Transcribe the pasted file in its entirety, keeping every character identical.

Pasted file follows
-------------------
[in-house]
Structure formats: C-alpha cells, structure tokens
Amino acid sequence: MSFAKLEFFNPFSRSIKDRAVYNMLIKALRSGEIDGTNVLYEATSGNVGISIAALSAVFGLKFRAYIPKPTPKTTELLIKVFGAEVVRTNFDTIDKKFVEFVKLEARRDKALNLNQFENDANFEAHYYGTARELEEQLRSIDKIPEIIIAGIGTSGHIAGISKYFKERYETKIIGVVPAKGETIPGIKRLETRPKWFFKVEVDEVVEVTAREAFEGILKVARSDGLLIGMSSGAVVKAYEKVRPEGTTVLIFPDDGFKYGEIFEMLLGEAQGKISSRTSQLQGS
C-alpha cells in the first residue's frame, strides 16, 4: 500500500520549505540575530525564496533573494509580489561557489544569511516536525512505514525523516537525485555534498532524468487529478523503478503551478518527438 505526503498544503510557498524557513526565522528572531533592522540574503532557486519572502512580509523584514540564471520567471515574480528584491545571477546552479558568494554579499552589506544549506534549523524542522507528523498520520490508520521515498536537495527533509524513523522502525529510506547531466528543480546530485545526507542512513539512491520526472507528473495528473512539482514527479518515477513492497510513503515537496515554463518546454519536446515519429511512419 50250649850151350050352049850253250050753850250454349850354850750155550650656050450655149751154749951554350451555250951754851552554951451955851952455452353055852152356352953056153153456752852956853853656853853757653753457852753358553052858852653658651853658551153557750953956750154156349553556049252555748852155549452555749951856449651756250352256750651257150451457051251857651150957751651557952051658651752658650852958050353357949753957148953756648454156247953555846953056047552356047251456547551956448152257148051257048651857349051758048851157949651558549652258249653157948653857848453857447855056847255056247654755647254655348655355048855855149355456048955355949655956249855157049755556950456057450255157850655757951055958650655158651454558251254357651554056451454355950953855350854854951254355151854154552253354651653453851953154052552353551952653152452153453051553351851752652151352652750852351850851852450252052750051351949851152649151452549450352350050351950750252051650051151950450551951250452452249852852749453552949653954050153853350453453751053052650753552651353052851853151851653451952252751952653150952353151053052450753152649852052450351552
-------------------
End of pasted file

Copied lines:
[in-house]
Structure formats: C-alpha cells, structure tokens
Amino acid sequence: MSFAKLEFFNPFSRSIKDRAVYNMLIKALRSGEIDGTNVLYEATSGNVGISIAALSAVFGLKFRAYIPKPTPKTTELLIKVFGAEVVRTNFDTIDKKFVEFVKLEARRDKALNLNQFENDANFEAHYYGTARELEEQLRSIDKIPEIIIAGIGTSGHIAGISKYFKERYETKIIGVVPAKGETIPGIKRLETRPKWFFKVEVDEVVEVTAREAFEGILKVARSDGLLIGMSSGAVVKAYEKVRPEGTTVLIFPDDGFKYGEIFEMLLGEAQGKISSRTSQLQGS
C-alpha cells in the first residue's frame, strides 16, 4: 500500500520549505540575530525564496533573494509580489561557489544569511516536525512505514525523516537525485555534498532524468487529478523503478503551478518527438 505526503498544503510557498524557513526565522528572531533592522540574503532557486519572502512580509523584514540564471520567471515574480528584491545571477546552479558568494554579499552589506544549506534549523524542522507528523498520520490508520521515498536537495527533509524513523522502525529510506547531466528543480546530485545526507542512513539512491520526472507528473495528473512539482514527479518515477513492497510513503515537496515554463518546454519536446515519429511512419 50250649850151350050352049850253250050753850250454349850354850750155550650656050450655149751154749951554350451555250951754851552554951451955851952455452353055852152356352953056153153456752852956853853656853853757653753457852753358553052858852653658651853658551153557750953956750154156349553556049252555748852155549452555749951856449651756250352256750651257150451457051251857651150957751651557952051658651752658650852958050353357949753957148953756648454156247953555846953056047552356047251456547551956448152257148051257048651857349051758048851157949651558549652258249653157948653857848453857447855056847255056247654755647254655348655355048855855149355456048955355949655956249855157049755556950456057450255157850655757951055958650655158651454558251254357651554056451454355950953855350854854951254355151854154552253354651653453851953154052552353551952653152452153453051553351851752652151352652750852351850851852450252052750051351949851152649151452549450352350050351950750252051650051151950450551951250452452249852852749453552949653954050153853350453453751053052650753552651353052851853151851653451952252751952653150952353151053052450753152649852052450351552